“Modern vinyl is becoming increasingly popular as a cost-effective option to tiles and laminate. It comes in all different patterns, and good-quality vinyl can be very hard-wearing,” says Reuben. Sophie Hautekeete, of Quick-Step (quick-step.co.uk), agrees: “Luxury vinyl is undoubtedly the floor of the moment, offering that perfect blend of good looks, durability and ease of maintenance. Our vinyl planks have an embossed surface, which means the texture on the top surface matches the design, to create fantastic interpretations of the real floor it imitates.” A big part of the appeal is the scope of designs available. “Cushion, or sheet vinyl, has enjoyed a significant rise in popularity over the past five years, as modern methods of construction mean that wood and tile-effect designs look and feel like the real thing, with knots and grouts adding texture and interest,” says Stuart Reeves, Avenue Floors (avenuefloors.co.uk). “Design choice is almost unlimited, which means this type is often the go-to kitchen floor for those looking for performance, style and value.”

Garden Style Can Bloom Indoors and Out

You may not be ready to get out the sun-loungers until that weather’s more settled, but there’s no reason you can’t enjoy the pleasures of the outdoors, by turning your home into a nature-inspired oasis.

Blurring the boundary between inside and out and playing with botanical effects is a passion for Selina Lake, who reveals her secrets in her new book, Garden Style: Inspirational Styling For Your Outside Space.

“I hope I can inspire people to make the most of any outside space, and create everything from an outdoor living space to a garden room or a hideaway, and bring nature into decor indoors,” she says.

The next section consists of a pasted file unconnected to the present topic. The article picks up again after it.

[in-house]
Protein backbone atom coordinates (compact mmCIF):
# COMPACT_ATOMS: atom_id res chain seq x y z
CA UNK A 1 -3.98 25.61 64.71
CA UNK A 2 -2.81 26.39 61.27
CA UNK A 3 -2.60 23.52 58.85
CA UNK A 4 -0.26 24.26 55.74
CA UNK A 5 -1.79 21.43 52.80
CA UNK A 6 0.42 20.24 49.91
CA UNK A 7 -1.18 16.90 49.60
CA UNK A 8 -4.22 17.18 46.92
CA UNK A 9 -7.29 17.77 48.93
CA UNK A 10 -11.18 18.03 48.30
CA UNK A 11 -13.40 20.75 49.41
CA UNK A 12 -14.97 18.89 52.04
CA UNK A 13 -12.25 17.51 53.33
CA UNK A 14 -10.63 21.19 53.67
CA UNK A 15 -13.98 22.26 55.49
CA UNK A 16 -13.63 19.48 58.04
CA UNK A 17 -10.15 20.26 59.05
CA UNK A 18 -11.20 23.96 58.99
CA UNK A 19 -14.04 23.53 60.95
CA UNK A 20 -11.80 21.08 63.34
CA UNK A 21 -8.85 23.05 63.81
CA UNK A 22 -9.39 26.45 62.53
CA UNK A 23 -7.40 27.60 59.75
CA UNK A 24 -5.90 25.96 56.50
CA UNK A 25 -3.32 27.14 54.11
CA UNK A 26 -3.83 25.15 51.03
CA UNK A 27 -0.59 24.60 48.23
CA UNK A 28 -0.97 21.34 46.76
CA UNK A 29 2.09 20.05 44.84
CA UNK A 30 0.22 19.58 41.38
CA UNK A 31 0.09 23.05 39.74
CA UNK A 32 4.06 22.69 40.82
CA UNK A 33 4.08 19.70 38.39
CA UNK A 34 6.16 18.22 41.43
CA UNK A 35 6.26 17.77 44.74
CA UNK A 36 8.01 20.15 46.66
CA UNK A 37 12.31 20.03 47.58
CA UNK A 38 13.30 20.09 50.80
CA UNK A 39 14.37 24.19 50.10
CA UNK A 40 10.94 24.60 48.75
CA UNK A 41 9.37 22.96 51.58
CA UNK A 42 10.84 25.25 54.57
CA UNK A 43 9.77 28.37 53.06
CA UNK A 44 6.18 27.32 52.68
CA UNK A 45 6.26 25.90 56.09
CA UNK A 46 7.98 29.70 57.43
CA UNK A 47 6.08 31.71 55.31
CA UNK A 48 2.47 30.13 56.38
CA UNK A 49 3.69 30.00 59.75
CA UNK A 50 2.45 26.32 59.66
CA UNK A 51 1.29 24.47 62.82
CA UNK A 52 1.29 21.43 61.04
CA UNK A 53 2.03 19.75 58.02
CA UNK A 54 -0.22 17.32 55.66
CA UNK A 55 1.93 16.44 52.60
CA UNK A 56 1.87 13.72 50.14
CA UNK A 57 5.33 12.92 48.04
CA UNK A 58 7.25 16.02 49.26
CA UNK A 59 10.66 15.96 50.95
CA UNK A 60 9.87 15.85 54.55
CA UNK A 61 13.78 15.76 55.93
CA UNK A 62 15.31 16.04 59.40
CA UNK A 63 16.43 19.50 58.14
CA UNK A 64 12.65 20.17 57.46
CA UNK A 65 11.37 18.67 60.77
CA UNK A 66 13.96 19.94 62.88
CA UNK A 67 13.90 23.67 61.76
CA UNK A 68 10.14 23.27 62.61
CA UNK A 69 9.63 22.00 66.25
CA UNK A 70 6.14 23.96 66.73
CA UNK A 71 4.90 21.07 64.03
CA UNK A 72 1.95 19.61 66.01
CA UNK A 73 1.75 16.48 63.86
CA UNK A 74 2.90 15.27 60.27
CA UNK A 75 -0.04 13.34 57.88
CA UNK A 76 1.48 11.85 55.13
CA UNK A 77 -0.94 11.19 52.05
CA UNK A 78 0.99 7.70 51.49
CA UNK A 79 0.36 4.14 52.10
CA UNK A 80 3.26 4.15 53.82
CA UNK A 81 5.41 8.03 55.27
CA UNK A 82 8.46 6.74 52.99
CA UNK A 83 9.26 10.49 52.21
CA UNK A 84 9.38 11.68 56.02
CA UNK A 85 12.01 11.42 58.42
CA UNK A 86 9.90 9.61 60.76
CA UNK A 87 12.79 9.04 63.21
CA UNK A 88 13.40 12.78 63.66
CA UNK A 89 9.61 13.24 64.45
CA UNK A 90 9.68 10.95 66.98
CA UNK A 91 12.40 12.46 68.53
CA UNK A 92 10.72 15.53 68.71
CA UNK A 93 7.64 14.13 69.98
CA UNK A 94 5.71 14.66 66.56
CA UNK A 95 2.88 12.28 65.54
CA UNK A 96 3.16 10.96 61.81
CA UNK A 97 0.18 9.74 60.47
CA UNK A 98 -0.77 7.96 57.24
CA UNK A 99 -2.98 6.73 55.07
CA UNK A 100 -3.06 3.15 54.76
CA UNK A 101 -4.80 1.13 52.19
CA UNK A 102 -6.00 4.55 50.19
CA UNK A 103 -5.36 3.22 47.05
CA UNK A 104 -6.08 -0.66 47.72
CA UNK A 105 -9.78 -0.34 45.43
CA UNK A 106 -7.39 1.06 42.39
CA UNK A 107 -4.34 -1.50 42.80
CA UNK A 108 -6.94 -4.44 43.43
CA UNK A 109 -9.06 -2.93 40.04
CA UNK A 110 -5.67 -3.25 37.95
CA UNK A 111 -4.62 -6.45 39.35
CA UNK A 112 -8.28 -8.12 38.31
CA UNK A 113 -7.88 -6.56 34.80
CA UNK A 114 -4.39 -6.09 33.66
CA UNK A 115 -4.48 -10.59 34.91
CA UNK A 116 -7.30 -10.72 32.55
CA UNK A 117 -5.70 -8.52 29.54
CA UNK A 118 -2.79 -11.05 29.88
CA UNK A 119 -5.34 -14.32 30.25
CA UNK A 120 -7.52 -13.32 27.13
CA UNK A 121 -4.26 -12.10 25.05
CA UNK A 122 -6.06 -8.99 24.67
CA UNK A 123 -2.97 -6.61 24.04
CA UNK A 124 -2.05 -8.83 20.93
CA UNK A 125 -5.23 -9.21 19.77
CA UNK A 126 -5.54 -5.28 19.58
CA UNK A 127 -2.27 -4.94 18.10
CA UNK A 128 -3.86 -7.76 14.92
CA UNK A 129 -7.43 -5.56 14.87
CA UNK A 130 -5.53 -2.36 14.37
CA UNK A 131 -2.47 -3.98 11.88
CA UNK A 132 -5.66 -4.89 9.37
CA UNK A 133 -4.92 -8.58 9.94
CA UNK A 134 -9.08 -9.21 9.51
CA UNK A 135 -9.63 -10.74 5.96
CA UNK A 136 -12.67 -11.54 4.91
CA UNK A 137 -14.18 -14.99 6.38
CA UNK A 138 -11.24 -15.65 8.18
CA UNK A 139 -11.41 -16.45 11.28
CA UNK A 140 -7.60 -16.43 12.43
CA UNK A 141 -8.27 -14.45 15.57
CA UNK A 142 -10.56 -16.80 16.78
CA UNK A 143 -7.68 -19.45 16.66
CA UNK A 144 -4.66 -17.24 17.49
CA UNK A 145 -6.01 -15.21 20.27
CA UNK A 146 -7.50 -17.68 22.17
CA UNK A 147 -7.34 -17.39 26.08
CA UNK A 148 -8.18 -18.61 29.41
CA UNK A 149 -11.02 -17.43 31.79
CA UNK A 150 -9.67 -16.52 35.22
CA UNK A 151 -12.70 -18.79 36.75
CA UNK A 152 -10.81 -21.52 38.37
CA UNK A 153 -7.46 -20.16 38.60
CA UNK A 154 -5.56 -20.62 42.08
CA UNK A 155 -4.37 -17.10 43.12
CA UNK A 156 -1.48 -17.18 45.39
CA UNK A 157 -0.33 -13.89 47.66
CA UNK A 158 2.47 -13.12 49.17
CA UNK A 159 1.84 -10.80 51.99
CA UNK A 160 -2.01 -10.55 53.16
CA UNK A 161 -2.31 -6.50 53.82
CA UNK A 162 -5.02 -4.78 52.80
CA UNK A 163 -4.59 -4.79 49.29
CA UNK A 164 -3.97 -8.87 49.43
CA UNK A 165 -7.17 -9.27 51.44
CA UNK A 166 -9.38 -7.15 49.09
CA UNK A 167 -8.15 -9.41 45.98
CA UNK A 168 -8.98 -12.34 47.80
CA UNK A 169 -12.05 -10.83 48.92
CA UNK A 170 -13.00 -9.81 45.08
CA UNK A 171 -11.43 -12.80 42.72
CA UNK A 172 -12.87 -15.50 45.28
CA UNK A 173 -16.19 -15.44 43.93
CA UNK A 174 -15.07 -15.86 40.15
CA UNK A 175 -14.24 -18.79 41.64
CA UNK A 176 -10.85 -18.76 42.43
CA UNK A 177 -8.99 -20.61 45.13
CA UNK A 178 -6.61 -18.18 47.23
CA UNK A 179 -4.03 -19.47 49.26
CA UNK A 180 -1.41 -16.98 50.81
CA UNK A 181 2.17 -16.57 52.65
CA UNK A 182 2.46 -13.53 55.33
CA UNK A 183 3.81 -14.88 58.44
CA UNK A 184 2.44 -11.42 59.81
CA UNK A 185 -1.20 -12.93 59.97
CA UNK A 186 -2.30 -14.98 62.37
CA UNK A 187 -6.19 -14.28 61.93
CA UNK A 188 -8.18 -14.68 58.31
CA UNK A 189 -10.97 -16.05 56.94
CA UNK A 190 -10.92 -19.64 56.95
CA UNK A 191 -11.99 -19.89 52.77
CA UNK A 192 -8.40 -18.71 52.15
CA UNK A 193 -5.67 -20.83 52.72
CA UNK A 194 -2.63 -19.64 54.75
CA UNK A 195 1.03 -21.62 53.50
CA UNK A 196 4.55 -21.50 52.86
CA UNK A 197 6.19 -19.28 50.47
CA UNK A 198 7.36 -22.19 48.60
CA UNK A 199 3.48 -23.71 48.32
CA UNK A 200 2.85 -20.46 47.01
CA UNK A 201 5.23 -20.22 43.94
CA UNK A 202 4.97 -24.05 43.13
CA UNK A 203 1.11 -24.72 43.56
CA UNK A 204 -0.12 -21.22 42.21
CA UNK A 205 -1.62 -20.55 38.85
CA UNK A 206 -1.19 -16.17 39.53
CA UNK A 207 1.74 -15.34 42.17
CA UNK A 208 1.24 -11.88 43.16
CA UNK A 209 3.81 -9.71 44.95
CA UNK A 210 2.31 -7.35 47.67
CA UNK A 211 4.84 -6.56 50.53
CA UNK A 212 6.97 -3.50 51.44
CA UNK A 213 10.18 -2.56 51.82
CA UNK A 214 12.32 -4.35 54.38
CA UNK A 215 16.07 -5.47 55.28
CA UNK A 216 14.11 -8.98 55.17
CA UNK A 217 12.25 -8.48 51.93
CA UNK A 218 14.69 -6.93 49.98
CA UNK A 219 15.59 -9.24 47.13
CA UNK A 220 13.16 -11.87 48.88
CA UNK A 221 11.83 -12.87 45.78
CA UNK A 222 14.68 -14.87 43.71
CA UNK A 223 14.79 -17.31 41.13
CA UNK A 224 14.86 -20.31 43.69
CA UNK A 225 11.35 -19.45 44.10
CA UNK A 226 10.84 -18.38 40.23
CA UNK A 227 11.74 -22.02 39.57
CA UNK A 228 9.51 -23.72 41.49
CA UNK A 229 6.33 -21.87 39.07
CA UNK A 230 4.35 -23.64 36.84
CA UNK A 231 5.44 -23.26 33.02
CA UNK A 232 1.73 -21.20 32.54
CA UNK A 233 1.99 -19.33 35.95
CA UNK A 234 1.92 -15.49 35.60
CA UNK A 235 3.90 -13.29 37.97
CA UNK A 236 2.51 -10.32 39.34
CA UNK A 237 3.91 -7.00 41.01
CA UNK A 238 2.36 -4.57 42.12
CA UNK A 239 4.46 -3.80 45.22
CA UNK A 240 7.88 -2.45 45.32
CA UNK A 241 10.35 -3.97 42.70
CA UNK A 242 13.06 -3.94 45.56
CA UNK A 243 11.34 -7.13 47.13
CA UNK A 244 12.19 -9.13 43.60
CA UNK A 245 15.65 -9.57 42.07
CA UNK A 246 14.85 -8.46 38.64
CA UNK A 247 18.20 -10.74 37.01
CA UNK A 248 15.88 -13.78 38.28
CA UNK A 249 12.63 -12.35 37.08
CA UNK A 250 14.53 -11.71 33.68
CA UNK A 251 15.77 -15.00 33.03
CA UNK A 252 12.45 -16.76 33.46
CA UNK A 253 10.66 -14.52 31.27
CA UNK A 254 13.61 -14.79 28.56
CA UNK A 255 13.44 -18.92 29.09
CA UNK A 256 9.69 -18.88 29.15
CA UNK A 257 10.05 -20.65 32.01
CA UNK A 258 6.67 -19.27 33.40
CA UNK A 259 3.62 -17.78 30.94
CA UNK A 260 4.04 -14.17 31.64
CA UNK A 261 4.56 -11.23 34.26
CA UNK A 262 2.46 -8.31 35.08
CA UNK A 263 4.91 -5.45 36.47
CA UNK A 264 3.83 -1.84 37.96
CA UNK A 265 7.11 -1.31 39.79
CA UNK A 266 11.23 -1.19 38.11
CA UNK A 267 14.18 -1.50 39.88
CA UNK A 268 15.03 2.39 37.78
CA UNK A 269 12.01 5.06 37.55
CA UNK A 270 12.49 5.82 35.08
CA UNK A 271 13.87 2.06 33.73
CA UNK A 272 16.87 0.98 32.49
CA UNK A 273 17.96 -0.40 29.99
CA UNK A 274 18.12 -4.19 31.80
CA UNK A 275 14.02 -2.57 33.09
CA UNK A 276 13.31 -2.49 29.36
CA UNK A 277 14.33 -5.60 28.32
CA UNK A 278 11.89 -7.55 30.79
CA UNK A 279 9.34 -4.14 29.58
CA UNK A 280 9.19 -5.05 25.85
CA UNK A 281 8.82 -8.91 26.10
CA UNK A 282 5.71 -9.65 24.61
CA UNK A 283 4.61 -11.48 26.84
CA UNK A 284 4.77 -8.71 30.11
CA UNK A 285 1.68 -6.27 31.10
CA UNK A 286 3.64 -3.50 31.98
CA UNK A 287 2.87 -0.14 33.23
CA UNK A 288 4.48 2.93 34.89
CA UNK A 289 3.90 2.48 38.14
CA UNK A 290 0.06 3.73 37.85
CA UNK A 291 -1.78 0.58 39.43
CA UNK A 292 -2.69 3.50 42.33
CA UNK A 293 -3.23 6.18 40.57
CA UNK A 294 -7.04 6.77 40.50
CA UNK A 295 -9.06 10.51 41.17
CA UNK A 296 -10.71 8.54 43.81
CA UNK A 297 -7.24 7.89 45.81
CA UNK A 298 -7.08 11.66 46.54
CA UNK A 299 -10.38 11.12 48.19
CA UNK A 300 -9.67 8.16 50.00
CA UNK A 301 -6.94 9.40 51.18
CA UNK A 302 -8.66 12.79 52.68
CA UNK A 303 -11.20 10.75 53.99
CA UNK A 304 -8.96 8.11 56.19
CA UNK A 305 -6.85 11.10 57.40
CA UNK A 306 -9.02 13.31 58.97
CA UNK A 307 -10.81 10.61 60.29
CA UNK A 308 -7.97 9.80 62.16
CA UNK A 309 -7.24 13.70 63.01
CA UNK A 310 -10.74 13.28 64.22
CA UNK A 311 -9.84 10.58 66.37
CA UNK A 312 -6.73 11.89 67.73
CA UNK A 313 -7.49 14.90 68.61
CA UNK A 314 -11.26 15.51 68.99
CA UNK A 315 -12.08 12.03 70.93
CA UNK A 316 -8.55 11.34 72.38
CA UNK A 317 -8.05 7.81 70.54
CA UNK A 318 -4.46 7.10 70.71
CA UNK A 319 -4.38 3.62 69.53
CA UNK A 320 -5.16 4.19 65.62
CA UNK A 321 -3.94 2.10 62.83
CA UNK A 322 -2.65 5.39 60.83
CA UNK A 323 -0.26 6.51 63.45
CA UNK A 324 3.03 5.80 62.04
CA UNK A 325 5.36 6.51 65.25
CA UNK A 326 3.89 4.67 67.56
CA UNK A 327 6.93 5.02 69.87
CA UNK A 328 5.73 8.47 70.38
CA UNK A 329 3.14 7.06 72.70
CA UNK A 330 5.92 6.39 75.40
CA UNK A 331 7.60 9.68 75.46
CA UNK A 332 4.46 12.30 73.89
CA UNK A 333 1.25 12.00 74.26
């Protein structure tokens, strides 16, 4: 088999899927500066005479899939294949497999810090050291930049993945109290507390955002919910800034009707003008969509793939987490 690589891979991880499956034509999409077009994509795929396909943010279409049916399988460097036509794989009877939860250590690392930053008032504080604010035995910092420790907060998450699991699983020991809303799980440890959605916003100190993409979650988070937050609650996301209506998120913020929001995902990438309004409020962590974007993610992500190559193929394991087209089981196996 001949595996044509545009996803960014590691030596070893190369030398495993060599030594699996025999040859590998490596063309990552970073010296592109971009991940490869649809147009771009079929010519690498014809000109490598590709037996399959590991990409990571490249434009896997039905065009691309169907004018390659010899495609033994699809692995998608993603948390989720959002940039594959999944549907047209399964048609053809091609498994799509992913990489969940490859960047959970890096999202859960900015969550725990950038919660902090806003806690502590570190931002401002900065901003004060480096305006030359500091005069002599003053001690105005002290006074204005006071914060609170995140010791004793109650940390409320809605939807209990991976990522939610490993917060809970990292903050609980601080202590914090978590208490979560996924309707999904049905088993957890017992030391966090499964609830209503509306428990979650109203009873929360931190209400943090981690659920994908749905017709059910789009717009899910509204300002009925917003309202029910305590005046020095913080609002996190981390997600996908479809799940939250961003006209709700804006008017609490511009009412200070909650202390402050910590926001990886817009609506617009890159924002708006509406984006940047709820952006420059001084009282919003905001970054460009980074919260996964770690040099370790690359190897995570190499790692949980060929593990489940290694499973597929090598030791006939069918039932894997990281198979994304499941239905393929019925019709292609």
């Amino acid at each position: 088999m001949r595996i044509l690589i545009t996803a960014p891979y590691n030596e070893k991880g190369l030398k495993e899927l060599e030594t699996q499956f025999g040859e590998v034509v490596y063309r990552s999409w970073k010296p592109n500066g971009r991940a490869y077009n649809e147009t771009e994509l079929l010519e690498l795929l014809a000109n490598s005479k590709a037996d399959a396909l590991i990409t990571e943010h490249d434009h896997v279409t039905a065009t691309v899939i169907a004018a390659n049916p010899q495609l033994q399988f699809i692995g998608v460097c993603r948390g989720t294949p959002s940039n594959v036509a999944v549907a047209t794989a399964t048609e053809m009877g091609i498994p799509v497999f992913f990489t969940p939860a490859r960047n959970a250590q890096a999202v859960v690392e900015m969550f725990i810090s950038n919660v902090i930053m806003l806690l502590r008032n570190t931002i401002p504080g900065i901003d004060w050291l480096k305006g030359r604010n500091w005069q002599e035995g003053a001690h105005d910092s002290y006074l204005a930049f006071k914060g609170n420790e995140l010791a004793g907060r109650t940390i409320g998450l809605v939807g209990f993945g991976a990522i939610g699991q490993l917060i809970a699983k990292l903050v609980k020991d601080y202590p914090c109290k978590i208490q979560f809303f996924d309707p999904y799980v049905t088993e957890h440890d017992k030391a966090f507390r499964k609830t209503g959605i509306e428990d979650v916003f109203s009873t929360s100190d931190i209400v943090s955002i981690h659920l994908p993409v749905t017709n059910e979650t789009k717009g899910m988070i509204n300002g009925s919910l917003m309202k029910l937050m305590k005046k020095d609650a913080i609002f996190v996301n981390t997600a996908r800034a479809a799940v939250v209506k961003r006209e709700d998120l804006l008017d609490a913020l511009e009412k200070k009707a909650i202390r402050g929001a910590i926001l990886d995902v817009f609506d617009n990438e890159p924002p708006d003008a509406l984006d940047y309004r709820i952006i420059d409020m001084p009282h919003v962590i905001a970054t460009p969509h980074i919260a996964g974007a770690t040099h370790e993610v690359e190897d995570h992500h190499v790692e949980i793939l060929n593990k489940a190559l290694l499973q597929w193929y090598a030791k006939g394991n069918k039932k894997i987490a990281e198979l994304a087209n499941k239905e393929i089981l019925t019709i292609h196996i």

Here, Lake shares three looks from the book…

1. Create a cosy hideaway

“More popular than ever, garden rooms are a useful addition to any space,” says Lake. “They can be used as office spaces, crafting rooms, yoga studios, or places to enjoy a million other activities.

“You can adapt an existing building, such as a large shed, garage or greenhouse, or commission a new pod, cabin or summer house. Perhaps you’d like the garden room to reflect the garden and have a verdant, naturalistic ‘potting shed’ vibe, or you could opt for something strikingly modern that contrasts with the garden that surrounds it.

“If it’s a contemporary structure – like a glass conservatory – a great way to bring the outside in is by using green, the colour of nature, for walls and skirting boards. Green glass-bottle vases and faux plants can bring a quirky botanical feel to a sleek modern space.”

Top Tip: “If you have a surplus of blooms from your garden, cut them and arrange in galvanized metal buckets filled with water. Arrange by a doorway or at the bottom of a staircase. It creates a sense of walking through a flower garden.”

2. Bring the outside in

“Bringing flowers and foliage in from your garden to enhance your home decor is a simple detail that makes a big impact, whether you’re in need of a table centrepiece for a special occasion, a welcoming display for a hallway table, or something just to bring a smile to your face,” Lake enthuses.

“Joyful pops of vibrant colour from flowering spring bulbs are really uplifting,” says Lake. “When it comes to arranging flowers, I don’t have any rules as such. I like loose, natural-looking posies and am drawn to colour palettes that I find uplifting and will sit well with my interior.”

Top Tip: “I make black and white copies of vintage botanical prints and use brass bulldog clips to display them on a line. I also love empty seed packets, which can be grouped and used in a decorative way.”

3. Perfect the patio

“I wanted to create a simple Scandinavian look, so opted for a clean, pared-down palette of black, grey and white, teaming it with natural materials such as wood, rattan and wicker,” explains Lake.